When we speak of durable and sturdy windows, we are referring to products and construction that are more resistant to pressure and warping due to temperature changes, which ultimately determines the life expectancy of your windows.

Wood:

  • Pros: Wood is a natural, renewable resource and has comparatively good insulation value; it can be finished naturally or with any paint colour; wood is among the more affordable of frame materials.
  • Cons: It require regular ongoing maintenance and are susceptible to moisture and insect damage; it's more prone to warping and letting gas escape.

Aluminum:

  • Pros: Sturdy and durable; recyclable; requires little maintenance.
  • Cons: Metal is a conductor, so there is increased heat loss. The National Building Code of Canada requires aluminum windows to have a thermal barrier of rigid foam, polyurethane or wood to improve their thermal performance; aluminum frames are susceptible to water leakage at the joints in the corners.

Vinyl / PVC (polyvinyl chloride):

  • Pros: Resistant to moisture, insects, corrosion; reasonably good insulation value; low maintenance; affordable.
  • Cons: The environmental impact during production is significant. So much so that vinyl as a product is banned in many European countries.  It is extremely energy intensive in production and accounts for 40% of global chlorine gas consumption. Exposure to UV (which windows will receive their share of) causes vinyl to break down and release particles into the air. Although the amount from windows is minor, off-gassing of PVC from windows and other products in homes can affect air quality. PVC has specifically been linked to reproductive, brain and immune system disorders.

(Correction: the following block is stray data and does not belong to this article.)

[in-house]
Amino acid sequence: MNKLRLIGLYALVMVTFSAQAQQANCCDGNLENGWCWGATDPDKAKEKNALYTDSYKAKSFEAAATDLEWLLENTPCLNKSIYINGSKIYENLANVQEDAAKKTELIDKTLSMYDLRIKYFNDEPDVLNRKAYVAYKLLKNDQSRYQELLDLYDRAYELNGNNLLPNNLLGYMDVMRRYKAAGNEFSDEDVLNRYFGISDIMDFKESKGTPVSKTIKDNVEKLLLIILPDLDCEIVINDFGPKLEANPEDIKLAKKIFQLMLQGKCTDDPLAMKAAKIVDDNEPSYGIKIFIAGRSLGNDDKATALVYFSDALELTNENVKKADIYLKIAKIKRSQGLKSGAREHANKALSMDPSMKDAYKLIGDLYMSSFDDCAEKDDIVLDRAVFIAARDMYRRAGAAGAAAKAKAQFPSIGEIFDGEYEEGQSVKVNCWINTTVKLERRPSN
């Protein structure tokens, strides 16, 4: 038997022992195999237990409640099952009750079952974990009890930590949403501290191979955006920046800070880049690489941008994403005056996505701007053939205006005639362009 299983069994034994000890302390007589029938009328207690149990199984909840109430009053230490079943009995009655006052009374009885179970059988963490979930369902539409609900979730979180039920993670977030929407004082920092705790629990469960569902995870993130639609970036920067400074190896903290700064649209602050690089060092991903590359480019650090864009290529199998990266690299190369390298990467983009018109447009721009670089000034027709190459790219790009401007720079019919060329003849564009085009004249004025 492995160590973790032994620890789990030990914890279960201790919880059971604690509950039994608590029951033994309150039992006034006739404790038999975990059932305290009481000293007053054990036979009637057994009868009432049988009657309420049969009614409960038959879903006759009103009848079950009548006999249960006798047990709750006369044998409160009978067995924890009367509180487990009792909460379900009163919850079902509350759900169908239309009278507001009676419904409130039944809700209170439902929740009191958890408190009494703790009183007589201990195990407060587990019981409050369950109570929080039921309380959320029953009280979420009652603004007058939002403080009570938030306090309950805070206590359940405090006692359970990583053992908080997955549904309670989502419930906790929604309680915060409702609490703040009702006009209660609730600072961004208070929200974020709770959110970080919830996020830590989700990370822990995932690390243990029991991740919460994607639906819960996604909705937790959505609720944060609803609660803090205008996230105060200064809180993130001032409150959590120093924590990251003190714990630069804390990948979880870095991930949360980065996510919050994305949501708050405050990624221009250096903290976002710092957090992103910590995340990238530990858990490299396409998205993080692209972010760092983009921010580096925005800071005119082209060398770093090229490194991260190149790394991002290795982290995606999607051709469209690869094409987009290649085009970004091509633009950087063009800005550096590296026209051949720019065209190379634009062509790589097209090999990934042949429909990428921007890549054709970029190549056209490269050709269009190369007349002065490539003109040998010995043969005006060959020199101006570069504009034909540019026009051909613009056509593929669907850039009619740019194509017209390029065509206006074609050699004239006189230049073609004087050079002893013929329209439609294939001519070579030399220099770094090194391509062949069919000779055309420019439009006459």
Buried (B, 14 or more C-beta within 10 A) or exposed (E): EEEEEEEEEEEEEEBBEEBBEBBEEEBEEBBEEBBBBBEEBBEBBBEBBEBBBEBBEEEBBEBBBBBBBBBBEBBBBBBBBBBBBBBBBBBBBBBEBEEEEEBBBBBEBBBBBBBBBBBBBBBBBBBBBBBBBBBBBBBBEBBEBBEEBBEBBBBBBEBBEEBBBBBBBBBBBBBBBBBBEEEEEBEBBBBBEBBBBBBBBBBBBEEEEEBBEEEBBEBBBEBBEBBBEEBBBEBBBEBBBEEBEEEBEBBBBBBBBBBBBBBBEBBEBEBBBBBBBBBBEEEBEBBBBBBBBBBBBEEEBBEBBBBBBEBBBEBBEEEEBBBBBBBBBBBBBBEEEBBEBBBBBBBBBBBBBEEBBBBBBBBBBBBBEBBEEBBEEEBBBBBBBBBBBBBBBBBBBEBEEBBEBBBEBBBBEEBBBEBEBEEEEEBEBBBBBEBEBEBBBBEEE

• Of all the window frame materials you will find, Vinyl performs the worst in cold climates. Until -10 Celsius they perform fine, but as it gets colder than that, the frames contract and the seals detach. It might seem like a deal as you are pricing them out, but due to air leaks you will be paying extra on your heating bills.

Fibreglass:

  • Pros: Fibreglass frames are lightweight, durable and strong. They offer one of the higher insulation values, and they have the best resistance to expansion and contraction due to temperature changes. This can extend the life of the seals,delaying the inevitable day when the gas escapes. They can be made in a variety of colours, as well as with a wood laminate interior for a more traditional look.

Fibreglass frames are the preferred material of the LEED for Homes rating system due to performance and a more moderate environmental impact than other window frames. Fibreglass is made from silica sand which is readily available and recyclable.

  • Cons: There really aren't a lot of negatives except for cost, as you will have to pay more for fibreglass. But as it is one of the more durable materials, it's generally worth it.

Glazing